RAKAIA

BRITISH MERCHANT NAVY CADET TRAINING SHIPS

M.V. OBUASI

Launched on the 24th June 1952 by Mrs M B Glasier, the Obuasi was built by Harland and Wolff Limited in Belfast.

 

Technical Data on Obuasi indicates that she was a cargo-passenger vessel of 5,883 gross tons with a length overall of 449 feet 5 inches. Her 5 cylinder, 2 cycle, single-acting diesel engine gave her a service speed of 13 knots.

 

Obuasi became the Company’s first cadet training ship in July 1953, and, initially, she carried a total of 18 apprentices, who were designated as midshipmen by the Company. Four were accommodated in what was the original apprentices’ cabin on the officers’ deck, and the remainder were accommodated in cabins on the upper and lower poop decks. The total was later increased to 20, when a cabin on the officers’ deck was allocated to the 2 most senior midshipmen. Usually, a midshipman would spend 2 or 3 voyages on Obuasi, totalling approximately 9 to 12 months, and the remaining time under articles would be spent on other vessels in the Company’s fleet.

 

Although Obuasi was not equipped with a schoolroom, midshipmen were required to study through a correspondence course, and one of the deck officers was made responsible for their training and welfare. The midshipmen had their own recreation room on the upper poop deck, and they usually took their meals in the messroom on the starboard side of the main deck.

 

Obuasi ceased to be the Company’s cadet training ship in July 1961.

 

Photographs and anecdotes are a great way to show that midshipmen not only worked hard but played hard.

 

Any material that you would like to display would be most gratefully received.

So far, it has not proved possible to obtain a copy of a capacity plan for Obuasi, but a small amount of data gleaned from such sources as Lloyds Register of Shipping and magazine articles is available for download as a pdf. If anyone has a capacity plan for Obuasi, it would be mostly gratefully received. Once copied, the original would be returned to the owner.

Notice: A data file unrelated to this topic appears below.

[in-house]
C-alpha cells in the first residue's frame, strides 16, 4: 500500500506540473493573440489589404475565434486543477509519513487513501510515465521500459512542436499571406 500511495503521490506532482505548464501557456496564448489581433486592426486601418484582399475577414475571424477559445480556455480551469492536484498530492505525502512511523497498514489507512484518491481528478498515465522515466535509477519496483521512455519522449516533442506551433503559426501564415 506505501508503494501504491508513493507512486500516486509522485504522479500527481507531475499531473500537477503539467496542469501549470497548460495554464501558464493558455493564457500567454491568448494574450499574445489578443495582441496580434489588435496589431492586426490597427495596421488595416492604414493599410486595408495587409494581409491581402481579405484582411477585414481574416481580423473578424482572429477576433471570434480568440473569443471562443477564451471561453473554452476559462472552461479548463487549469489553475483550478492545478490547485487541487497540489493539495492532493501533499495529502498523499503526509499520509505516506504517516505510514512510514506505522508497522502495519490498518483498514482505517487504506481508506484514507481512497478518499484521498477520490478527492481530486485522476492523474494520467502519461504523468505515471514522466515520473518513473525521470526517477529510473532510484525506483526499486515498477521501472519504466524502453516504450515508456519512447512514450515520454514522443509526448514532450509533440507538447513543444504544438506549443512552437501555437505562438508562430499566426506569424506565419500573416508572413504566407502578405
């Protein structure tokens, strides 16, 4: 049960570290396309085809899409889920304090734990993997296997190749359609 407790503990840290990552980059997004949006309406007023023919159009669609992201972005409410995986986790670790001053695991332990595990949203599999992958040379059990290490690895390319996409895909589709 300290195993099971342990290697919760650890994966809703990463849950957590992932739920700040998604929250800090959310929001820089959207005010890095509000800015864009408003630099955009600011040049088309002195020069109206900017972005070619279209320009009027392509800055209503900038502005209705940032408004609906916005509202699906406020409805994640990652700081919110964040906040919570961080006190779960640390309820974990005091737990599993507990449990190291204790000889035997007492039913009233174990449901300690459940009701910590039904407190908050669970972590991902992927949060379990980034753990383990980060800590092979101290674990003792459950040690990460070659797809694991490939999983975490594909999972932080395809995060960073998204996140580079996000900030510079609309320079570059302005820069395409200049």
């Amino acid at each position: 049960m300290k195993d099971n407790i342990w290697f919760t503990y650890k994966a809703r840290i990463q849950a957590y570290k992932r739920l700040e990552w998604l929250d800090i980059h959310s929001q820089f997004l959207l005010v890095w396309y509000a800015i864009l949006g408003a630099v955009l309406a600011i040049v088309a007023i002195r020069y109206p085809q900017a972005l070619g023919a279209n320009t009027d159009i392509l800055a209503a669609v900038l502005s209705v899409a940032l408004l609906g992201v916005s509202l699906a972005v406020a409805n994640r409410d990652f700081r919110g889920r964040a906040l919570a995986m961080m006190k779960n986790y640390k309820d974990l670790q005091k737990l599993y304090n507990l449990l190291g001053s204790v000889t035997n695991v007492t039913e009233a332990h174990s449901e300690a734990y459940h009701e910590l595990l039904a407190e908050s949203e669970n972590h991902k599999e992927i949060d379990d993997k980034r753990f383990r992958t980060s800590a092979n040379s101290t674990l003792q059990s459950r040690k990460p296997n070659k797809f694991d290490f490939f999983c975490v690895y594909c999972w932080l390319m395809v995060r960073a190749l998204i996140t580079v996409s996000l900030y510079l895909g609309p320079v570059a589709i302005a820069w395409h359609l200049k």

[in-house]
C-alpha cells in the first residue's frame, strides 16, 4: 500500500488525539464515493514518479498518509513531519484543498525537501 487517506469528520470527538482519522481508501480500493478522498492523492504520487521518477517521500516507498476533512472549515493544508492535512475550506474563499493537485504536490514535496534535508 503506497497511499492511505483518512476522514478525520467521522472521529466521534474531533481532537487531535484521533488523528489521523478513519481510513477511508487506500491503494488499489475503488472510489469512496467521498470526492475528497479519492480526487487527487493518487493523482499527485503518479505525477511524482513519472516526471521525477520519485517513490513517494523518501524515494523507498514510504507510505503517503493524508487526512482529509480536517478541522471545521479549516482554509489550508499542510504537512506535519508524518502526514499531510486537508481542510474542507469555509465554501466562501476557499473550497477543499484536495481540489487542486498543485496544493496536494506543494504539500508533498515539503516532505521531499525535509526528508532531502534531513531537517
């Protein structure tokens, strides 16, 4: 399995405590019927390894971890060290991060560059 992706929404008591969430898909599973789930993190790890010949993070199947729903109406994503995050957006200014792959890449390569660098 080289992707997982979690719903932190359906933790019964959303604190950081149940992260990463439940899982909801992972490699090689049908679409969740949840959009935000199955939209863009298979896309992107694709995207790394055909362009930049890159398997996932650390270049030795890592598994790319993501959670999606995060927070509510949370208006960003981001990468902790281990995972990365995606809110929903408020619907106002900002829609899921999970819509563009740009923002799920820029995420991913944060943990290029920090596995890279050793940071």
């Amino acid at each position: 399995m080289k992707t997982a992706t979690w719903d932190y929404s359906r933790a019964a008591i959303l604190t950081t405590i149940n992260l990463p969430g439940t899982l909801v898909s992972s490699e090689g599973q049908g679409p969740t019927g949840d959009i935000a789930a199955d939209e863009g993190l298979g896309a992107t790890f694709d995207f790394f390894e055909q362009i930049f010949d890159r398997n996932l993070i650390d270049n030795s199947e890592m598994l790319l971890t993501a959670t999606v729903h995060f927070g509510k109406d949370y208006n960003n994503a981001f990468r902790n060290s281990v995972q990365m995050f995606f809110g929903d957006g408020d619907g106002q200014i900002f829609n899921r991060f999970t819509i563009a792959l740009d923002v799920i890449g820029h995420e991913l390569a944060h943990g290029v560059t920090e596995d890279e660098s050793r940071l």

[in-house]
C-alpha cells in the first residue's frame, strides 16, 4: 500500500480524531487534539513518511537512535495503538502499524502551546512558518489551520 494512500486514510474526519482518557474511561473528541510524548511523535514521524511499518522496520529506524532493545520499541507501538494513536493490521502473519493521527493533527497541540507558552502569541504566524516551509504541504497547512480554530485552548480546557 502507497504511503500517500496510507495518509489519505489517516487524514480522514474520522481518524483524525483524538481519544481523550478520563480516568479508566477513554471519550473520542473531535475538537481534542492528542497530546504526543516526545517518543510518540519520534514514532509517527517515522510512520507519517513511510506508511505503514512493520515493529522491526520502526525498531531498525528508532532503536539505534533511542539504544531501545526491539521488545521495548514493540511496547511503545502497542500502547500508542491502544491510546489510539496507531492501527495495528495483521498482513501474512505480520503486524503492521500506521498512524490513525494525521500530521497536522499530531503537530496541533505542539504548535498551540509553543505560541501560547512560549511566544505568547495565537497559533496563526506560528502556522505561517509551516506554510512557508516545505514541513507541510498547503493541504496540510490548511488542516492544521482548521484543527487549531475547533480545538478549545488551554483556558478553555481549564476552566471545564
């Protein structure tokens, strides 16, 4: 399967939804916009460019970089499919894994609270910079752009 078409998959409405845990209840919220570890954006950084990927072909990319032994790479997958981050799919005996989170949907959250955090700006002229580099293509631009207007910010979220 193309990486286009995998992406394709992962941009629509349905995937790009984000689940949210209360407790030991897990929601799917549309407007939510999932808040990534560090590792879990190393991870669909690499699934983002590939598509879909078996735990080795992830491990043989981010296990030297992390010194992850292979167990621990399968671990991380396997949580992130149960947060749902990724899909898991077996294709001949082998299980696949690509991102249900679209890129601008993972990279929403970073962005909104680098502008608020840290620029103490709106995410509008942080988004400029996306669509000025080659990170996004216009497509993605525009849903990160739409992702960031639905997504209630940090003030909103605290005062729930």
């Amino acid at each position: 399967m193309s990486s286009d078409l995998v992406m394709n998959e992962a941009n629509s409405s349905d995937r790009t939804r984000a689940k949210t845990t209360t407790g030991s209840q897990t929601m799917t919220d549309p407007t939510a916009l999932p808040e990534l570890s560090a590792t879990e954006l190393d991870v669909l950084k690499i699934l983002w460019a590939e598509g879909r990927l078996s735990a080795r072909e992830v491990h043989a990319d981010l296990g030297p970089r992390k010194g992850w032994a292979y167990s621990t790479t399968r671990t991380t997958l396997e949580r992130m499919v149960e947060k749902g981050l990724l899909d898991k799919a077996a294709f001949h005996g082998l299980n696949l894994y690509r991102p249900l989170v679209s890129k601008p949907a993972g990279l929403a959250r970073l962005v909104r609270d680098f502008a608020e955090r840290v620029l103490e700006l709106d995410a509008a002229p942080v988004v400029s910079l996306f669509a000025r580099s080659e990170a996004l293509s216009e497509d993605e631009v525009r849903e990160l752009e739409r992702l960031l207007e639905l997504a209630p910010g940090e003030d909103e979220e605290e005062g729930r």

The Ulster Folk and Transport Museum holds the original photographs taken during the launch and sea trials of Obuasi. Copies of these photographs have been incorporated into an article – “Obuasi Launch” – to provide a pictorial record of this event, and it is available for download as a pdf.

 

 

Captain John D Woodend has kindly provided a most entertaining article about his time as an apprentice on Obuasi, and it is available for download as a pdf here.

 

Graham Smith has written a very amusing account about his time as an apprentice on Obuasi between January 1960 and January 1961, and it is available for download as a pdf here.

 

Norman Powell has written three very amusing anecdotes about his time as an apprentice on Obuasi. In the first, he questions whether or not he and his fellow apprentices really were ruffians, and it is available for download as a pdf here.

 

Norman’s second anecdote concerns an incident in Lagos involving HMS Ceylon, and it is available for download as a pdf here.

 

In his third anecdote, Norman remembers Christmas on board Obuasi, and it is available for download as a pdf here.

 

Norman Richardson was an apprentice on Obuasi during her first two voyages as a cadet training ship. He has kindly written an article in which he recalls some of his memories of that time, and it is available for download as a pdf here.

 

Richard Coyne has written a series of interesting and often very amusing tales about his time as an apprentice on Obuasi, and they are available for download as a pdf here.

 

Any anecdotes that you may have of Obuasi would be most gratefully received.

  Obuasi Data

 

  Obuasi Launch

 

  John Woodend

 

  Memories

 

  Ruffians